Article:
I’m not sure Senator Grace Poe had anything to do with it, principled as she seems to be.
But the recent “best-leaders” poll by the Social Weather Stations (SWS) headed by her uncle, Mahar Kelley Mangahas, who is the first cousin of her dad, the late Fernando Kelly Poe Jr., appears to me as another one of the many SWS episodes that depict a “trend” showing a political figure becoming a formidable candidate for the presidency.
SWS on April 15 released results of its latest survey done about a month ago, which asked respondents who they thought were “the best leaders (“magagaling”) to succeed President Aquino” after the end of his term in 2016.
Very cunningly, the SWS didn’t ask who they would vote for as president. Any social scientist would tell you that opinion polls are mostly accurate and useful in voter-preference surveying as the respondent is asked to report an intention, a future action, rather than a whim or a passing thought.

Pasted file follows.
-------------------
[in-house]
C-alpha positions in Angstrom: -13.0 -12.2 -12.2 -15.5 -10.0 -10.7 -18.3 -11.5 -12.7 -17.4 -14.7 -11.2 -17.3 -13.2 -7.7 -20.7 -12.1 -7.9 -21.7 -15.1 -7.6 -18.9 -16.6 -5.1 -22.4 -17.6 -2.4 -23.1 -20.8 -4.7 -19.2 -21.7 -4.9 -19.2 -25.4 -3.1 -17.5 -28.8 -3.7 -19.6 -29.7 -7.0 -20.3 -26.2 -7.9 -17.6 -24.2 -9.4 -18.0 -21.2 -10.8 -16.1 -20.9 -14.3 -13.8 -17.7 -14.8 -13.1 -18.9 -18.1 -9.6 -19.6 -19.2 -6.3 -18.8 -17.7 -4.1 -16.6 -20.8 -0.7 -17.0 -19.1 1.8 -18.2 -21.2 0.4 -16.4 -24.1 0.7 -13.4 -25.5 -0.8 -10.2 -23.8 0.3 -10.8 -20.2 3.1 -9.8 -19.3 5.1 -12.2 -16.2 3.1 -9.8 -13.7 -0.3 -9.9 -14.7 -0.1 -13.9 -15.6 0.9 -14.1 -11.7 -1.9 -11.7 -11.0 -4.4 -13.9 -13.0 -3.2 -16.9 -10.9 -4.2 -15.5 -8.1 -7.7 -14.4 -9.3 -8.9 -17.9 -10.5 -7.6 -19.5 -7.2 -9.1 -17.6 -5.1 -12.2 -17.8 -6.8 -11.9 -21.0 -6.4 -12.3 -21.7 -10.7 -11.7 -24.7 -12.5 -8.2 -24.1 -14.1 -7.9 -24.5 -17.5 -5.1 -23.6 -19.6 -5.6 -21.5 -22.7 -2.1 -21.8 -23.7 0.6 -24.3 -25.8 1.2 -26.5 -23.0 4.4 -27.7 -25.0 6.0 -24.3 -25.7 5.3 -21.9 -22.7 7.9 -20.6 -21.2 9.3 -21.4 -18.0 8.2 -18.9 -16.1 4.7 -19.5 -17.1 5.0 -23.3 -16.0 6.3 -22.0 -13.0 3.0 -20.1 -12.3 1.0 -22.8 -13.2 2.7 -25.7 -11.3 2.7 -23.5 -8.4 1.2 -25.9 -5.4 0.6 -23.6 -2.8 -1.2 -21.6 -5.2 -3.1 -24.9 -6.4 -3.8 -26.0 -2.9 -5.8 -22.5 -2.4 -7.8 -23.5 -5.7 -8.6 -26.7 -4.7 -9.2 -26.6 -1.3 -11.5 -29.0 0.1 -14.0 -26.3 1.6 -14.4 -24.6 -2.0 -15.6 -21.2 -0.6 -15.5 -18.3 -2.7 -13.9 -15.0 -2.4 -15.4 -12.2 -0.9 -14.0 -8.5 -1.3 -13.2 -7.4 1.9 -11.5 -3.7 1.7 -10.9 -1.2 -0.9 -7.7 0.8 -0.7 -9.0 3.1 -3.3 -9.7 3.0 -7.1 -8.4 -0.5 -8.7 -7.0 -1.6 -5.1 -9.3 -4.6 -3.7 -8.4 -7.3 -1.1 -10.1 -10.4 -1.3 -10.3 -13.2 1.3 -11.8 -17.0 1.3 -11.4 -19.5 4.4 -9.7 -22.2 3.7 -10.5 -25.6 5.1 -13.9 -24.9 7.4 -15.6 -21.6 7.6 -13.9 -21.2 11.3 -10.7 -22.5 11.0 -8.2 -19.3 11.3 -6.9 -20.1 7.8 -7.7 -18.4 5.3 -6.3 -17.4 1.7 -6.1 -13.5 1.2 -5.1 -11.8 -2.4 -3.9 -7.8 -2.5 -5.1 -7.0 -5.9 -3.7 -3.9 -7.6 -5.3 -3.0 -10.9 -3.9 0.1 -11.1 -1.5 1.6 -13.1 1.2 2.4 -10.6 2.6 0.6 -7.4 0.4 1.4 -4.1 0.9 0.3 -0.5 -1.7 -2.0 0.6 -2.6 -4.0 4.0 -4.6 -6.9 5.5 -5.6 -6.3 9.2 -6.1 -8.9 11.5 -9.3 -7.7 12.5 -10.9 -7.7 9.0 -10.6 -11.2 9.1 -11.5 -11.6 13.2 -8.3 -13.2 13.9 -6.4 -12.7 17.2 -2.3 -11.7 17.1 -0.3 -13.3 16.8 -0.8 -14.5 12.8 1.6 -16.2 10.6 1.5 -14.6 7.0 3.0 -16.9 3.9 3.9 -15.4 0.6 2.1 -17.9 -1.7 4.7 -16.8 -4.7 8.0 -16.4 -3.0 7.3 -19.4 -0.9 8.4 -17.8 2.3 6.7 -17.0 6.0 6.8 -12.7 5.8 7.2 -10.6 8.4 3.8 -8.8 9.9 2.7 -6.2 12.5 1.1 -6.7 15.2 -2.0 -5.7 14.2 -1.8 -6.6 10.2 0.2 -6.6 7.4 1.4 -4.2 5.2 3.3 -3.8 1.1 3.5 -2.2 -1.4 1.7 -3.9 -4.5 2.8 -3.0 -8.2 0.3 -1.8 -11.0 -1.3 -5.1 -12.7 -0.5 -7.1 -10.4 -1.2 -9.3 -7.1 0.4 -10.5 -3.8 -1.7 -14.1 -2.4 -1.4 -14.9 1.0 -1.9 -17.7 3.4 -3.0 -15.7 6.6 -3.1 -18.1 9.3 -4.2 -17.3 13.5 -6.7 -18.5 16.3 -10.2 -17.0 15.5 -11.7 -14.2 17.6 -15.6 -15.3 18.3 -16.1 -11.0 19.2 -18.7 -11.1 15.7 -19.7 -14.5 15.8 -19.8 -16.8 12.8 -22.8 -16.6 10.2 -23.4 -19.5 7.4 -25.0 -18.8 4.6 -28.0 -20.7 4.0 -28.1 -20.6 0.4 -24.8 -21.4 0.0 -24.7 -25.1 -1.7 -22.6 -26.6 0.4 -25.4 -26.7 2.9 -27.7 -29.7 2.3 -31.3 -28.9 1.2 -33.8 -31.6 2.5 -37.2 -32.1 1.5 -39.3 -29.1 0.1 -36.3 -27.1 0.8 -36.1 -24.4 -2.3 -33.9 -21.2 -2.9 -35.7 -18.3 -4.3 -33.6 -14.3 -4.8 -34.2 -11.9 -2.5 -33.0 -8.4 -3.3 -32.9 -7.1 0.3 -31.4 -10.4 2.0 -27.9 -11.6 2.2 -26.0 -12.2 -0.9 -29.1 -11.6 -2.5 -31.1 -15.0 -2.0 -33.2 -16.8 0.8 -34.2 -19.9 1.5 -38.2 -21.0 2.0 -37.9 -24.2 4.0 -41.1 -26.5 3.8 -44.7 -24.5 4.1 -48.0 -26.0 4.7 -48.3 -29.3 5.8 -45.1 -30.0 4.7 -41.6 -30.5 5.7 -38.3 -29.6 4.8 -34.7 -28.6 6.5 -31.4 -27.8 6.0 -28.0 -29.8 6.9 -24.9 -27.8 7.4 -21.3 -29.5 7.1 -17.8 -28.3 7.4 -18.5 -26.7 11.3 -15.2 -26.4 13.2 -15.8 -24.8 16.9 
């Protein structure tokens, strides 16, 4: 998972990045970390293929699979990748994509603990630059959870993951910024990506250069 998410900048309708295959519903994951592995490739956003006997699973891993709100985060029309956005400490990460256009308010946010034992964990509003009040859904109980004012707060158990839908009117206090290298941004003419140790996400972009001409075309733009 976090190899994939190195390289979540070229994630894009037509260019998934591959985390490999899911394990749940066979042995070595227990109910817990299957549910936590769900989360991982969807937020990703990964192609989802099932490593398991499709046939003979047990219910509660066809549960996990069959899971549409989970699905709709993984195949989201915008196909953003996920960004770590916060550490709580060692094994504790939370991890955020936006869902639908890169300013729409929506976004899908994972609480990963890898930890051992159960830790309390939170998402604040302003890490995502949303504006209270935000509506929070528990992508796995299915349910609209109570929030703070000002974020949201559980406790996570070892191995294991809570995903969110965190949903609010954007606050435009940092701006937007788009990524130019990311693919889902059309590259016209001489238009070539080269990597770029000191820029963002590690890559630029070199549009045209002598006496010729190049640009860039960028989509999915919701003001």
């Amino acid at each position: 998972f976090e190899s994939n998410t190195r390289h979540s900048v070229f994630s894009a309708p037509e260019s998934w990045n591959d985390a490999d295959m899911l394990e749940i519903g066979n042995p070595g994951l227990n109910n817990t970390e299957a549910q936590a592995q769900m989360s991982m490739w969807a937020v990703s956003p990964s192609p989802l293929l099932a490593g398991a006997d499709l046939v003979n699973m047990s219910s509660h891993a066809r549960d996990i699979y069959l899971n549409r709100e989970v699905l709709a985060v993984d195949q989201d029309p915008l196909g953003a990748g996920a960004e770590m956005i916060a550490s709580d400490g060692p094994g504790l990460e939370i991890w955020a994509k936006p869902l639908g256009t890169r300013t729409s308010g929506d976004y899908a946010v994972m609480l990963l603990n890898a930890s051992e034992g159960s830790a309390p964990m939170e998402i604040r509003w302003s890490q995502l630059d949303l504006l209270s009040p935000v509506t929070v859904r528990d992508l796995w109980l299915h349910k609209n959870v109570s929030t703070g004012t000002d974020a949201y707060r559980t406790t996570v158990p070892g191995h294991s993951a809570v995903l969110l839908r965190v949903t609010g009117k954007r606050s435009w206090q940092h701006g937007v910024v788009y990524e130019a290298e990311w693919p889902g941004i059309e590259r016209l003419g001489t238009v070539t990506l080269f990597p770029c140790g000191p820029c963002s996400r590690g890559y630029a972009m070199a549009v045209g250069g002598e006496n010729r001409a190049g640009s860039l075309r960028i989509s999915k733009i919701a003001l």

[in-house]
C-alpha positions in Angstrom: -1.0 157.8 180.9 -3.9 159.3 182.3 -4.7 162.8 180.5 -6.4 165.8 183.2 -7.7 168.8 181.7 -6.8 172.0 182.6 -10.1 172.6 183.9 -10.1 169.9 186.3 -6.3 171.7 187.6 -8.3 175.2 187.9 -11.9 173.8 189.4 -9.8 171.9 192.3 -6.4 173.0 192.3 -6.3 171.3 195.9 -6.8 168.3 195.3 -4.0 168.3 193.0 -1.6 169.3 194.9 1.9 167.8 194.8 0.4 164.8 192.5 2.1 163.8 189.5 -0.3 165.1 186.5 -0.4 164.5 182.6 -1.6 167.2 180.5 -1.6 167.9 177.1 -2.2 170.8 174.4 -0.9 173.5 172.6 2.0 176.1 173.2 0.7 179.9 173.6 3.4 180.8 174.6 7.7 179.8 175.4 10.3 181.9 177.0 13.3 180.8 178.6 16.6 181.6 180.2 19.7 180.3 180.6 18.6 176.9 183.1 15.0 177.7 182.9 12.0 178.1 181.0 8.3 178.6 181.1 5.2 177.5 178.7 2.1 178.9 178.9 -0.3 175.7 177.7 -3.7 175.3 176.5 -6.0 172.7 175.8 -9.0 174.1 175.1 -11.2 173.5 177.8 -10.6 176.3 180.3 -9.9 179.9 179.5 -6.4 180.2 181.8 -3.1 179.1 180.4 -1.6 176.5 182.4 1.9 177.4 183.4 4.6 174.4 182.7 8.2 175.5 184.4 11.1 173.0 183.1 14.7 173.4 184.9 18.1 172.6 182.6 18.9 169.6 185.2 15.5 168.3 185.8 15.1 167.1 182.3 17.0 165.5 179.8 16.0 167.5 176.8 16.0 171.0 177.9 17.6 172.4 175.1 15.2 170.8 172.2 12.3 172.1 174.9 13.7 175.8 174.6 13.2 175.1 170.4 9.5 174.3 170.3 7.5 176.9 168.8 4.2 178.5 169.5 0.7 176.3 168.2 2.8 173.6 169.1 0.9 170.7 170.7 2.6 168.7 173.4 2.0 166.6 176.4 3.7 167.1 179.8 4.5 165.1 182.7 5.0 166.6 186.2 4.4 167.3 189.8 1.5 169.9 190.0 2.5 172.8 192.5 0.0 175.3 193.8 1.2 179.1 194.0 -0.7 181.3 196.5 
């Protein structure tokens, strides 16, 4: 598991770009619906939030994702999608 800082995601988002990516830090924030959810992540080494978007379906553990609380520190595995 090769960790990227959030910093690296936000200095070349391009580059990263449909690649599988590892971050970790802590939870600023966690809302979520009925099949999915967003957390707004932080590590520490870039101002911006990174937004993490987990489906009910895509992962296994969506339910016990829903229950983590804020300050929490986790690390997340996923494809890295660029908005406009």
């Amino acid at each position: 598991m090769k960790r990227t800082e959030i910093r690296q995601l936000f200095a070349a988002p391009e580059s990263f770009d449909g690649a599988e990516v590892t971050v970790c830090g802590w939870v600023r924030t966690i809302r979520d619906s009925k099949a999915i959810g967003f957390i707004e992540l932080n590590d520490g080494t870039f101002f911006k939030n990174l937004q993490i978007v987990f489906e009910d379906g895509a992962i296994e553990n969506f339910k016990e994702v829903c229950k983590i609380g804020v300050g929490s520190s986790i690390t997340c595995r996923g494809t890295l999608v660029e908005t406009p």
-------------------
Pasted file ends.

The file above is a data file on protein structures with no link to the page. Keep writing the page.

However, to pretend that its poll was one that asked its respondent about their voting preference for the president, SWS prefaced its question with the following statement: “According to the Constitution, the term of Pres. Noynoy Aquino is up to 2016 only, and there will be an election for a new President in May 2016.”
But the SWS poll is patently not a voter-preference survey in which a respondent chooses only one candidate. This emulates the actual election in which a voter choosing more than one candidate automatically invalidates his ballot.
In contrast, in the SWS “best-leaders” poll, a respondent is allowed to pick three “best leaders” to succeed Aquino. “Maari po kayong magbanggit ng hanggang tatlong sagot, [You may mention up to three names]” according to the survey questionnaire.